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Sigma 18-300mm F3.5-6.3 DC Macro HSM (Contemporary) Review RSS Feed

Sigma 18-300mm F3.5-6.3 DC Macro HSM (Contemporary)

Reviews Views Date of last review
10 63,646 Sun May 13, 2018
Recommended By Average Price Average User Rating
100% of reviewers $488.14 9.20
Sigma 18-300mm F3.5-6.3 DC Macro HSM (Contemporary)

Sigma 18-300mm F3.5-6.3 DC Macro HSM (Contemporary)
Sigma 18-300mm F3.5-6.3 DC Macro HSM (Contemporary)
Sigma 18-300mm F3.5-6.3 DC Macro HSM (Contemporary)
Sigma 18-300mm F3.5-6.3 DC Macro HSM (Contemporary)


The Sigma 18-300mm "Contemporary" is Sigma's longest superzoom lens for Pentax. As a Sigma Global Vision lens, it is compatible with the Sigma USB dock which allows for firmware updates and adjustment of focus parameters.

This lens has a†16.6x zoom ratio covering focal lengths from wide to telephoto and it also†offers a 1:3 (0.33x)†macro ratio. The lens has a built-in HSM autofocus motor.†

A close up lens AML72-01 is available as an optional accessory.†It offers a maximum magnification ratio 1:2 (0.5x).

Sigma 18-300mm F3.5-6.3 DC Macro HSM (Contemporary)
©, sharable with attribution
Image Format
Lens Mount
Pentax K
Aperture Ring
Automatic, 7 blades (rounded)
17 elements, 13 groups
Mount Variant
Check camera compatibility
Max. Aperture
Min. Aperture
AF (in-lens motor)
Min. Focus
39 cm
Max. Magnification
Filter Size
72 mm
Internal Focus
Field of View (Diag. / Horiz.)

APS-C: 76.5-5.4 ° / 66.7-4.5 °
Lens Cap
Weather Sealing
Other Features
AF/MF Switch,Zoom Lock
Diam x Length
79x101.5 mm (3.1x4 in.)
584 g (20.6 oz.)
Production Years
$399 USD current price
$579 USD at launch
Product Code
User reviews
In-depth review

Buy Lens: Buy the Sigma 18-300mm F3.5-6.3 DC Macro HSM (Contemporary)
Price: $579
Mount Type: Pentax KAF3 (in-lens AF only)
Price History:

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Sort Reviews by: Date | Author | Rating | Recommendation | Likes (Descending) Showing Reviews 1-10 of 10
Junior Member

Registered: January, 2010
Location: Philly
Posts: 34

3 users found this helpful
Lens Review Date: May 13, 2018 I can recommend this lens: Yes | Price: $500.00 | Rating: 10 

Pros: Sharp, reasonably light
Cons: none
Sharpness: 10    Aberrations: 10    Bokeh: 9    Handling: 10    Value: 10    Camera Used: k3    Autofocus: 10    New Or Used: New   

I think this is the best walk around lense on the market for Pentax APS-C.
I own a lot pro glass, DA* 60-250, Tammy 17-50 2.8, Tammy 70-200 2.8, Sigma 50-150 2.8, The sharpness in the center is very close in good lighting.
This is the lense is the best for travel, I used to own Pentax 18-250, and still have 18-135, but none of them match SIgma.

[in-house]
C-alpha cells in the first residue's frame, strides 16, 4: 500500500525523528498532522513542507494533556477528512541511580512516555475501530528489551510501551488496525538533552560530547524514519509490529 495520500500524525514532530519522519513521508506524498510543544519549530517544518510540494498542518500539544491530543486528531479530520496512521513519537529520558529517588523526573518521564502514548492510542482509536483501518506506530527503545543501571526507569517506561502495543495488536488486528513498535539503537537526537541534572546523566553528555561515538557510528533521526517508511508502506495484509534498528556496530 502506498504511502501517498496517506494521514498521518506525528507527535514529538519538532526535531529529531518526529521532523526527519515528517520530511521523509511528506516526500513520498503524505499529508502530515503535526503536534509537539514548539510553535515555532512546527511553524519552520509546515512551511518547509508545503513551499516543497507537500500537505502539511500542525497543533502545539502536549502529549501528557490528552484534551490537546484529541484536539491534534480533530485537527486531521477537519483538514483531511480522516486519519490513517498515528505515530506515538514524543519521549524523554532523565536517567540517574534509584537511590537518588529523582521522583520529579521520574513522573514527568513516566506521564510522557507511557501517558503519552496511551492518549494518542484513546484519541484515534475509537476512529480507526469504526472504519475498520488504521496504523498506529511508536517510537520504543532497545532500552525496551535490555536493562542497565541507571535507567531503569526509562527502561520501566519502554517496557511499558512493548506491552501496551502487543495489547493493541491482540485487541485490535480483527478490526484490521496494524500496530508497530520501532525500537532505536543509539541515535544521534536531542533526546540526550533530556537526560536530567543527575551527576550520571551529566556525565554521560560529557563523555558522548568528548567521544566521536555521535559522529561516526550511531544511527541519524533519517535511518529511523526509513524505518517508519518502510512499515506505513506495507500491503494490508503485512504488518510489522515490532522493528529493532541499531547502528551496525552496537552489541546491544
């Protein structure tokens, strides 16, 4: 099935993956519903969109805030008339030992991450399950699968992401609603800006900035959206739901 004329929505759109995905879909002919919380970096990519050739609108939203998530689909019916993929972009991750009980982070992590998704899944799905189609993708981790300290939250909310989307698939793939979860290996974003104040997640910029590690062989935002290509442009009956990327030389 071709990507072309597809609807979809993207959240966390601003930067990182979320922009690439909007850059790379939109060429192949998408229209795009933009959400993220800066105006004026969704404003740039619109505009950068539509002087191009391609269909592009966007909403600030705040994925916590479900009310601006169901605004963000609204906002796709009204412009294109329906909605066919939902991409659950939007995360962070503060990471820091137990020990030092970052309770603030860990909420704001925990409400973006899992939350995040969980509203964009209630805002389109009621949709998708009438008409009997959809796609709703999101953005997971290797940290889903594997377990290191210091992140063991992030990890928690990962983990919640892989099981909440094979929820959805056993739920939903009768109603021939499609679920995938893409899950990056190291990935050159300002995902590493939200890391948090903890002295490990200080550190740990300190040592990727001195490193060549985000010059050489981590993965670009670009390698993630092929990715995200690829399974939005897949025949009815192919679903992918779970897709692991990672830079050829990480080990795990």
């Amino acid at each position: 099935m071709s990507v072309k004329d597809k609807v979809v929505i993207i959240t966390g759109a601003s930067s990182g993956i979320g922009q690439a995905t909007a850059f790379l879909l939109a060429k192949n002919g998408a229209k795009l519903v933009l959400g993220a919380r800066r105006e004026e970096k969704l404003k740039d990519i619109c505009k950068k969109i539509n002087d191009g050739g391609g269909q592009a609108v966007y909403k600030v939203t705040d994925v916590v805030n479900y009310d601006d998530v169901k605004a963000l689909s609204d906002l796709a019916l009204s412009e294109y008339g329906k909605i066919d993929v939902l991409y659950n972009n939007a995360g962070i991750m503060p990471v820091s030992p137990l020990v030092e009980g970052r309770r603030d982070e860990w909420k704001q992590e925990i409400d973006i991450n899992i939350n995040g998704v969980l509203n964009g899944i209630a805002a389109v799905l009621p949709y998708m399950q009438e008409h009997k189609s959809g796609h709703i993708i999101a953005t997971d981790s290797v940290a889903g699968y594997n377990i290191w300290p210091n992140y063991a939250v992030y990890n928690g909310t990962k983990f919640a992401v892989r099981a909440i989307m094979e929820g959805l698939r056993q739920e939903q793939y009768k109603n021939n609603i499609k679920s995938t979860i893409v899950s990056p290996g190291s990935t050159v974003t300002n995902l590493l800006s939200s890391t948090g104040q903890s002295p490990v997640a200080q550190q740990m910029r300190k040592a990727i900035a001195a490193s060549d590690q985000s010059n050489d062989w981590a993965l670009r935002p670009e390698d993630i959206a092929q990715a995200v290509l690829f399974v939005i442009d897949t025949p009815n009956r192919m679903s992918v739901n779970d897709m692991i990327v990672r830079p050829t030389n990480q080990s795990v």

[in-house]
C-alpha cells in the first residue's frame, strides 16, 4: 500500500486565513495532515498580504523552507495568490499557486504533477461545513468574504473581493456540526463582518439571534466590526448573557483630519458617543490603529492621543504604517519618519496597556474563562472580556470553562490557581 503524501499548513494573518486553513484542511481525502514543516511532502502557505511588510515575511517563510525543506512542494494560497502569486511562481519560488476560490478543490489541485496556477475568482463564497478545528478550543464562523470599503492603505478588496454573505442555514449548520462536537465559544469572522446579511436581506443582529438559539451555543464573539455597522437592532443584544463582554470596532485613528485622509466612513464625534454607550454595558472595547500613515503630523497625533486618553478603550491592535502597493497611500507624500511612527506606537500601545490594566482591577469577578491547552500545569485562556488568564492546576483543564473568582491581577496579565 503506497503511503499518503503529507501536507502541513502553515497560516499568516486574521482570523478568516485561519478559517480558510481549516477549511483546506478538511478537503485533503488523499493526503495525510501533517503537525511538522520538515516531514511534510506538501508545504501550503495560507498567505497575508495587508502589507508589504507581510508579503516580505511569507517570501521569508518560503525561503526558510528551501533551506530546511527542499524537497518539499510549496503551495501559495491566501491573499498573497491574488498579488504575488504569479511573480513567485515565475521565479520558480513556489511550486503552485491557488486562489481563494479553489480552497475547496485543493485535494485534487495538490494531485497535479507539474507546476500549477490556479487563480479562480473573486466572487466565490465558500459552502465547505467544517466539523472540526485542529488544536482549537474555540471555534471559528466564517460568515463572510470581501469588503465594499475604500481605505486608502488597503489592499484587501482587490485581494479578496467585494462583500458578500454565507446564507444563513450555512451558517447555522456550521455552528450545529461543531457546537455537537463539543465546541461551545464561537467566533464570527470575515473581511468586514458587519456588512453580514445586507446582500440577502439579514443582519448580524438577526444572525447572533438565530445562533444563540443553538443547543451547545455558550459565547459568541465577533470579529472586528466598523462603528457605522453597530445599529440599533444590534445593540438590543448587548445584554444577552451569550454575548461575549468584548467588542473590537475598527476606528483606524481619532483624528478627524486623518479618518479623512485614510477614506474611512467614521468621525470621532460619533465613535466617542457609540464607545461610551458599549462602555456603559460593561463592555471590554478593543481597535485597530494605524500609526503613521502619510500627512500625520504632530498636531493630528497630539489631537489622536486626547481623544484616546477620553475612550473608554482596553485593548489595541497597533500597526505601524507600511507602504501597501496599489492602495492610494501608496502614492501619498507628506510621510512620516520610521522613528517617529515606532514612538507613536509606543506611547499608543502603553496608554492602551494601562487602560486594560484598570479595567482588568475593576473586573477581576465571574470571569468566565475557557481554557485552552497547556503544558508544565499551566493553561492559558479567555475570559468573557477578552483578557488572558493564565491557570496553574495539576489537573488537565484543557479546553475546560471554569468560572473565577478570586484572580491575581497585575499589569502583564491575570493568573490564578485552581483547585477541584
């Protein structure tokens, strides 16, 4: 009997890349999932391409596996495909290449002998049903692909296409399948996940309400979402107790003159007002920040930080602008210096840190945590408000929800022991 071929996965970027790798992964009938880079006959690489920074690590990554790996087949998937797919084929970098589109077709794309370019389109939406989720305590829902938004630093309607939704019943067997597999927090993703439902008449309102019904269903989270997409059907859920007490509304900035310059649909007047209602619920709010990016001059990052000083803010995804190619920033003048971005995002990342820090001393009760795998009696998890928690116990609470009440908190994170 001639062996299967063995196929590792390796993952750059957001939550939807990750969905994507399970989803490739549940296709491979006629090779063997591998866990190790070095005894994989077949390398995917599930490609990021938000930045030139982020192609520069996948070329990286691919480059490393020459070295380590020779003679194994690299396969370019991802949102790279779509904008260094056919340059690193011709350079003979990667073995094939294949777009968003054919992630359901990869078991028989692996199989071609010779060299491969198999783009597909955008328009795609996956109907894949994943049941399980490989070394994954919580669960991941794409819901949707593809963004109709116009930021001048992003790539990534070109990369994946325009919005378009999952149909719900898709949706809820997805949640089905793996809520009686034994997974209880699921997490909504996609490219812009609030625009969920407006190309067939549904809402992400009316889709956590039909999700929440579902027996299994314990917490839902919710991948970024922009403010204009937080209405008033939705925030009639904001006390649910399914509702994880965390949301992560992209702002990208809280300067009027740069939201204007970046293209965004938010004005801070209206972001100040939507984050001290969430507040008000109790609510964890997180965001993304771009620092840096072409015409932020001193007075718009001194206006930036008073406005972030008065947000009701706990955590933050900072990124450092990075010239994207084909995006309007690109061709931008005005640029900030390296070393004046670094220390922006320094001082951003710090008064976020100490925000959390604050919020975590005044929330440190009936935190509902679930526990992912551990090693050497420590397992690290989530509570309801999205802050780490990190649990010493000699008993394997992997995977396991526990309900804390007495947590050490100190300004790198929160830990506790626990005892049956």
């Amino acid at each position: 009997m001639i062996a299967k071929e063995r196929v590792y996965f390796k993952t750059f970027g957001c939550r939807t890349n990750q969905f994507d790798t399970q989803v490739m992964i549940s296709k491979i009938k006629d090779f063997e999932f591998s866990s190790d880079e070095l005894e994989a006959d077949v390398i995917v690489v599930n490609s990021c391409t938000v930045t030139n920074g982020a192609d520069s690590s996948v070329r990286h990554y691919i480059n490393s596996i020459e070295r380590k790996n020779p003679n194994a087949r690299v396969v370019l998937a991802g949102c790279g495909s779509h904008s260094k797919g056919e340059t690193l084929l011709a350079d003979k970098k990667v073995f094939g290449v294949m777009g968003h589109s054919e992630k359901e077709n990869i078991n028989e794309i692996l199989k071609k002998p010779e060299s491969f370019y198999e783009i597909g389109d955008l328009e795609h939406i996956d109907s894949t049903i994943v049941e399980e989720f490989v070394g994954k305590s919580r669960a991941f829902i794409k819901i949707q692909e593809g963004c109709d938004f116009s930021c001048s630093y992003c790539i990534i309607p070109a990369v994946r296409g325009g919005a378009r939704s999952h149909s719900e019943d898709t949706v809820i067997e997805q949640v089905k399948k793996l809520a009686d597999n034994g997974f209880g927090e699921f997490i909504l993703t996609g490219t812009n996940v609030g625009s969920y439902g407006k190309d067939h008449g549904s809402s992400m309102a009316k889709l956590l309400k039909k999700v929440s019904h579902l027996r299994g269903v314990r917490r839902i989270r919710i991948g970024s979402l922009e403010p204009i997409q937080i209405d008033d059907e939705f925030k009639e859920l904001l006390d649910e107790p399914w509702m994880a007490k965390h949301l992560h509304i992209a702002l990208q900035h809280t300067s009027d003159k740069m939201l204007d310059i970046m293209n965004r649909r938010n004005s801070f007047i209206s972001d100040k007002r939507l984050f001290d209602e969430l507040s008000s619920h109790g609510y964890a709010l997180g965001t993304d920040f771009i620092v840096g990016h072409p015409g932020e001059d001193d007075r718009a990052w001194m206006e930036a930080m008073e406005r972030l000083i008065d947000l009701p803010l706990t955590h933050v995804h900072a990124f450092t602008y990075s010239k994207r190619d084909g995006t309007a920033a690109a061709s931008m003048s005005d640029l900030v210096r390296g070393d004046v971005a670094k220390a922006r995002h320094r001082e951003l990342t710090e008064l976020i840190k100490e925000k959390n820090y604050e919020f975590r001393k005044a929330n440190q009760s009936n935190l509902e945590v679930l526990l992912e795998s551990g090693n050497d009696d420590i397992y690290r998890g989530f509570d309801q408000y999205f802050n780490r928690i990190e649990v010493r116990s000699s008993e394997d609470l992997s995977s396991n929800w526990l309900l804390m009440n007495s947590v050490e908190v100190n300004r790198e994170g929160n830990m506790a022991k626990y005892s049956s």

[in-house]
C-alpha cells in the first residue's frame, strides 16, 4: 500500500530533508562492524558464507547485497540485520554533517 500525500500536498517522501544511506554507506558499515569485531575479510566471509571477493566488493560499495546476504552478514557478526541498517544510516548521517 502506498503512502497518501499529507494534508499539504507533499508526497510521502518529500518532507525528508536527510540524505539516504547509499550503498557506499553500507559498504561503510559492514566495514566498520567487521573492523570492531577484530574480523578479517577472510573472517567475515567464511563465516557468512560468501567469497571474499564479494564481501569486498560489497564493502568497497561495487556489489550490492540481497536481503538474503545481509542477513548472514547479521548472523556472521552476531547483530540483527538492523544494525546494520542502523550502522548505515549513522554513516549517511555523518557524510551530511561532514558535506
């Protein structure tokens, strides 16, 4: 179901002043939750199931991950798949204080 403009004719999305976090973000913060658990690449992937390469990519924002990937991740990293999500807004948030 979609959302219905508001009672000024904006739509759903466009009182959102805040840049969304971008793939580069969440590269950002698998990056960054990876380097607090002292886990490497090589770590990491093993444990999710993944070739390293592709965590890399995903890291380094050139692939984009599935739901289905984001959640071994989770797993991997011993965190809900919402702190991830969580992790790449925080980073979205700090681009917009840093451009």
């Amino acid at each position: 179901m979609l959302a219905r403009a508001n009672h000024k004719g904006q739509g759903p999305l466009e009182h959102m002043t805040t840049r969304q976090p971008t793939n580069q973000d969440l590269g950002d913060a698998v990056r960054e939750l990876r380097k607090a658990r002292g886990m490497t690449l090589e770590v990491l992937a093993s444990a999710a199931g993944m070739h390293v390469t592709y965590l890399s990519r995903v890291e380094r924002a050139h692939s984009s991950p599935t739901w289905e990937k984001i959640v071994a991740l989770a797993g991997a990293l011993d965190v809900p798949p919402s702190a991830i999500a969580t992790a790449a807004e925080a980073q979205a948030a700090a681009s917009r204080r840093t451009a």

I only take it off, when I need 2.8 lense. My usual travel; kit is in addition to this lense, are Tammy 17-50 2.8 and Sig 10-20 3.5, pentax 18-135(For rainy day)., and small flash.
New Member

Registered: December, 2015
Location: Capelle aan den IJssel
Posts: 1

2 users found this helpful
Lens Review Date: November 29, 2017 I can recommend this lens: Yes | Price: $469.00 | Rating: 9 

Pros: Nice and sharp (Lekker scherp)
Cons: Quite Big (Vrij groot)
Sharpness: 9    Aberrations: 8    Bokeh: 8    Handling: 8    Value: 9    Camera Used: K-5 IIS    Autofocus: 10    New Or Used: New   

The lens purchased to replace my 18-250 because I still find some more range still pleasant. In practice, the difference between 250mm and 300mm is not great, but I do not regret my purchase because the lens is visibly sharper than the 18-250. A very nice walk around lens and the sharpest in its class. Of course the light intensity is not great, but for what I use the lens, sufficient. I really like the autofocus, even in low light conditions.

De lens aangeschaft ter vervanging van mijn 18-250 omdat ik nůg wat meer bereik toch wel prettig vind. In de praktijk is het verschil tussen 250mm en 300mm niet geweldig groot, maar ik heb toch geen spijt van mijn aankoop omdat de lens zichtbaar scherper is dan de 18-250. Een hele prettige walk around lens en de scherpste in zijn klasse. De lichtsterkte is natuurlijk niet geweldig, maar voor hetgeen ik de lens gebruik, voldoende.
Ik vind de autofocus echt super goed, ook bij geringe lichtomstandigheden.

And here: some more pictures with the Sigma 18-300
New Member

Registered: July, 2012
Location: Pune
Posts: 16

3 users found this helpful
Lens Review Date: September 10, 2017 I can recommend this lens: Yes | Price: None indicated | Rating: 9 

Pros: Solid Build Quality, Sharp images, Silent Focus
Cons: None